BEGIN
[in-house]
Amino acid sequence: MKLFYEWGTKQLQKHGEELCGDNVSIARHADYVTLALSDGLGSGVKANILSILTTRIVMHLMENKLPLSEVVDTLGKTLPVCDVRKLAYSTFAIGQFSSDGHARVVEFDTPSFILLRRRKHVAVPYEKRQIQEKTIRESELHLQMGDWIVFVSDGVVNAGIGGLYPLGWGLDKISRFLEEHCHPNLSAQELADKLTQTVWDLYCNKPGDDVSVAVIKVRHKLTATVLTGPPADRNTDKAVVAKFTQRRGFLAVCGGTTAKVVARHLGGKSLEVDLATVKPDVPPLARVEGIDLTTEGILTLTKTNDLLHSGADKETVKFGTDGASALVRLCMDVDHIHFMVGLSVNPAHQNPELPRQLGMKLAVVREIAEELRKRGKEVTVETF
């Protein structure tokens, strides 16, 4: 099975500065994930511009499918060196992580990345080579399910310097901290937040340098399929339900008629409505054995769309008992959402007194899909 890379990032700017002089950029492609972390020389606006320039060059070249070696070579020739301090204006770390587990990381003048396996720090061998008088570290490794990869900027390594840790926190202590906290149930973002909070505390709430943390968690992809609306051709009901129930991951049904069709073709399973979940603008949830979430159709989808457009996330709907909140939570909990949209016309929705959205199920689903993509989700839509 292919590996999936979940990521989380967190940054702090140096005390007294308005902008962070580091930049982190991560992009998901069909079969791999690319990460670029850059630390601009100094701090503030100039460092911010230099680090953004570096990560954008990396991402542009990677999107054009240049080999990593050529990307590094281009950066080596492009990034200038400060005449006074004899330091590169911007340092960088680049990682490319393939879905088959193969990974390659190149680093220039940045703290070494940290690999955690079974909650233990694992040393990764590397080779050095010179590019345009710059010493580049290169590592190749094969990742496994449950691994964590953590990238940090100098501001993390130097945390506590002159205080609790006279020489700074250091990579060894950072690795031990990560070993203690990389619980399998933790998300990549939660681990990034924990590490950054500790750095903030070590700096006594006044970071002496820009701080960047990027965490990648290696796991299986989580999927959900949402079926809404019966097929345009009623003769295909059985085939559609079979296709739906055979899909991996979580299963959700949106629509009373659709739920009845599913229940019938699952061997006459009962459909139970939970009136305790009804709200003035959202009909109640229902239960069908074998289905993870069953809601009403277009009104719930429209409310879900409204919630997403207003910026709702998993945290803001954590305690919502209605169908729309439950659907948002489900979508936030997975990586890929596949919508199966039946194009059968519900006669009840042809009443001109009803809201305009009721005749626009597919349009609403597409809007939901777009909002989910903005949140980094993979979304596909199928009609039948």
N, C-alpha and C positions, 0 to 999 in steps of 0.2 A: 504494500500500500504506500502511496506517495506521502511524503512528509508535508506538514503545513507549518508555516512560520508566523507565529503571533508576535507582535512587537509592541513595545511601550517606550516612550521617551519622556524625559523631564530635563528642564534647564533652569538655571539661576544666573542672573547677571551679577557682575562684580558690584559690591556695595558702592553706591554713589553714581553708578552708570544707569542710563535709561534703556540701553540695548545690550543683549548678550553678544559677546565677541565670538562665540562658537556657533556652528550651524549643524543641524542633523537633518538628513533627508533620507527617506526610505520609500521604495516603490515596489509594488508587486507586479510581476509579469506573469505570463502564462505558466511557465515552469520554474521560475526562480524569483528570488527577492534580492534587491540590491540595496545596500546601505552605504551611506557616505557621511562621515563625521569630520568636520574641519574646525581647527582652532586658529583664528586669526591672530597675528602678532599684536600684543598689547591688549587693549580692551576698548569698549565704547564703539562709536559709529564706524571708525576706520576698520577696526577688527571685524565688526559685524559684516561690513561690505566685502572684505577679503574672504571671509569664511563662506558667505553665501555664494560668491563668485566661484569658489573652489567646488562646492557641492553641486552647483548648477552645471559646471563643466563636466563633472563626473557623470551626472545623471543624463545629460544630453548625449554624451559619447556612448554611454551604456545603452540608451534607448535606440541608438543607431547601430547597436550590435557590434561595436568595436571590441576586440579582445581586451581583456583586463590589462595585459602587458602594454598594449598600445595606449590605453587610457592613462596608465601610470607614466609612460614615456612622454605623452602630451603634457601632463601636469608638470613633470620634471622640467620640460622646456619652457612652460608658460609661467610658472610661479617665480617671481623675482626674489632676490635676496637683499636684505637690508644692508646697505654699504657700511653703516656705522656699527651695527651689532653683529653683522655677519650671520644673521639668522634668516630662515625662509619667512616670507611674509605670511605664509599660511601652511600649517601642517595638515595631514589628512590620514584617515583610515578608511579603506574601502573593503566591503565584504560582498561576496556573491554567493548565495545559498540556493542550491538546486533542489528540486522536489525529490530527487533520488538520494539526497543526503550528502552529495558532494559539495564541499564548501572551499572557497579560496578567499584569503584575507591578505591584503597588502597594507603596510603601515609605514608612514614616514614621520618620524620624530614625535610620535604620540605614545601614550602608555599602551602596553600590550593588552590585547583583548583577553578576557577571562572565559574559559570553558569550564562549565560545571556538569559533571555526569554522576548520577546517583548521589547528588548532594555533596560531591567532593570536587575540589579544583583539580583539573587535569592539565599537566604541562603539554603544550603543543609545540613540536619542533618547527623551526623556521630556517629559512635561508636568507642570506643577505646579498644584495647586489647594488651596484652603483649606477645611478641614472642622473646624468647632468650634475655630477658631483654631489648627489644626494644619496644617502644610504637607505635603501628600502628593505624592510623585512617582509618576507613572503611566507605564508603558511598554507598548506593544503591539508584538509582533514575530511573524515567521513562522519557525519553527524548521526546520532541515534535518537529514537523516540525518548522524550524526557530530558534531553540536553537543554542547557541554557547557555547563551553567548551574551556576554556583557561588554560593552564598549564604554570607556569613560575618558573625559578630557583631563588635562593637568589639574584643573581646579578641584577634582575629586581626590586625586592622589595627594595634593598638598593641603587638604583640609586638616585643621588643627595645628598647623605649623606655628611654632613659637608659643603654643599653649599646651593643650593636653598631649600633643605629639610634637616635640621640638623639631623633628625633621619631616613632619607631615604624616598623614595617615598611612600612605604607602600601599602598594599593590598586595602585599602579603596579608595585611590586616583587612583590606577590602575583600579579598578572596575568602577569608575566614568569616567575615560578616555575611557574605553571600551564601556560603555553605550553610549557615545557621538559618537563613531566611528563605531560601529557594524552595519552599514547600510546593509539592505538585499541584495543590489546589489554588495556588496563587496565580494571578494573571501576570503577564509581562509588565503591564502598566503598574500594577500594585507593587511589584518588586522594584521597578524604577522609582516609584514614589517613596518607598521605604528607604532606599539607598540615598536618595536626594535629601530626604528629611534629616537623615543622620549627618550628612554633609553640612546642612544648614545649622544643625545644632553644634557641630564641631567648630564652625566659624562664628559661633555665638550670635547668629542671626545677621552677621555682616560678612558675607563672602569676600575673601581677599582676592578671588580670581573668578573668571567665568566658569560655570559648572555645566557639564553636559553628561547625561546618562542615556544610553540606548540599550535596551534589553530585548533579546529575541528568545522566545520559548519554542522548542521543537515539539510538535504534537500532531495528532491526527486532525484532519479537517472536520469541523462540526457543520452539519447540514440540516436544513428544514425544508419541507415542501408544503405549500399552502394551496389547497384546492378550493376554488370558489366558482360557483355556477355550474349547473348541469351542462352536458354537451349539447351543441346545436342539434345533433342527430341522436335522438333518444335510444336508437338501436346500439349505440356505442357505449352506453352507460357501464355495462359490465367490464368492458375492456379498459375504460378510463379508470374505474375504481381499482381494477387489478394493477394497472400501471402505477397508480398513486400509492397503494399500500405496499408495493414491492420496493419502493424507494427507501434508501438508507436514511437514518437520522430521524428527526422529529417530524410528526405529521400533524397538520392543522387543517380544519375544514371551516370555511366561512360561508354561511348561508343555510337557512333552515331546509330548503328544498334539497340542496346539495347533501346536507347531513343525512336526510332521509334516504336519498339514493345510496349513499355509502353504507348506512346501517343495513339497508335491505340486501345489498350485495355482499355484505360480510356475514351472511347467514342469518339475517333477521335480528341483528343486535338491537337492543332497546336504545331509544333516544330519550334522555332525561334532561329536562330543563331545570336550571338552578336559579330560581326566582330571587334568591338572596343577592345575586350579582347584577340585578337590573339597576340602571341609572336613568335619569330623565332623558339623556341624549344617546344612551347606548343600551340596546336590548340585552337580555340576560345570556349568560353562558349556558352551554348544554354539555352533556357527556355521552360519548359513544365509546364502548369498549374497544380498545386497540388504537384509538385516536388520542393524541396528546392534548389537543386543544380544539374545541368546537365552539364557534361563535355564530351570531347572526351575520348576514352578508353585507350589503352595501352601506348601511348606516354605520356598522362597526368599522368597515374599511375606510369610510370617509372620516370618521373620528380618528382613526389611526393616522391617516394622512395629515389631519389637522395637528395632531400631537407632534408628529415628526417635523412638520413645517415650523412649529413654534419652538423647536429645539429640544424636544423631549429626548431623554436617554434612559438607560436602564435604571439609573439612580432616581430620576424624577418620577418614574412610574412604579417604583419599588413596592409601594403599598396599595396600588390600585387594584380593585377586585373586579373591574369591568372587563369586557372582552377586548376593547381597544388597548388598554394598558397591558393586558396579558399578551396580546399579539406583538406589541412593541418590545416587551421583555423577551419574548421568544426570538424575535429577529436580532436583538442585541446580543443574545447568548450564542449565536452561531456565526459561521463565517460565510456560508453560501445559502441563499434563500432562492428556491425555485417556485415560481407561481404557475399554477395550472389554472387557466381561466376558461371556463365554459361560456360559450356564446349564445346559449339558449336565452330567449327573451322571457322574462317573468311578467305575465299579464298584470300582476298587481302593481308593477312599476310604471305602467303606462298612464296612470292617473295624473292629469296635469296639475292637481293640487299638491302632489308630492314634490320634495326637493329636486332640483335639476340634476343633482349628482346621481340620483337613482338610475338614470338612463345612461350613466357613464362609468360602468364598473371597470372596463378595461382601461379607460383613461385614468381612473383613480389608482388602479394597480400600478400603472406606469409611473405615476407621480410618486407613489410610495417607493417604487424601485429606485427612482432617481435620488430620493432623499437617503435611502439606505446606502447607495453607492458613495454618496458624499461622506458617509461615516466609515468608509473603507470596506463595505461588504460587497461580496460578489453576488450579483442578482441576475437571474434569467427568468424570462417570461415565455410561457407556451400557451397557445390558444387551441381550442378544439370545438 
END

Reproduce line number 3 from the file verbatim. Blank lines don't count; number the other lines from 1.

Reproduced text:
């Protein structure tokens, strides 16, 4: 099975500065994930511009499918060196992580990345080579399910310097901290937040340098399929339900008629409505054995769309008992959402007194899909 890379990032700017002089950029492609972390020389606006320039060059070249070696070579020739301090204006770390587990990381003048396996720090061998008088570290490794990869900027390594840790926190202590906290149930973002909070505390709430943390968690992809609306051709009901129930991951049904069709073709399973979940603008949830979430159709989808457009996330709907909140939570909990949209016309929705959205199920689903993509989700839509 292919590996999936979940990521989380967190940054702090140096005390007294308005902008962070580091930049982190991560992009998901069909079969791999690319990460670029850059630390601009100094701090503030100039460092911010230099680090953004570096990560954008990396991402542009990677999107054009240049080999990593050529990307590094281009950066080596492009990034200038400060005449006074004899330091590169911007340092960088680049990682490319393939879905088959193969990974390659190149680093220039940045703290070494940290690999955690079974909650233990694992040393990764590397080779050095010179590019345009710059010493580049290169590592190749094969990742496994449950691994964590953590990238940090100098501001993390130097945390506590002159205080609790006279020489700074250091990579060894950072690795031990990560070993203690990389619980399998933790998300990549939660681990990034924990590490950054500790750095903030070590700096006594006044970071002496820009701080960047990027965490990648290696796991299986989580999927959900949402079926809404019966097929345009009623003769295909059985085939559609079979296709739906055979899909991996979580299963959700949106629509009373659709739920009845599913229940019938699952061997006459009962459909139970939970009136305790009804709200003035959202009909109640229902239960069908074998289905993870069953809601009403277009009104719930429209409310879900409204919630997403207003910026709702998993945290803001954590305690919502209605169908729309439950659907948002489900979508936030997975990586890929596949919508199966039946194009059968519900006669009840042809009443001109009803809201305009009721005749626009597919349009609403597409809007939901777009909002989910903005949140980094993979979304596909199928009609039948």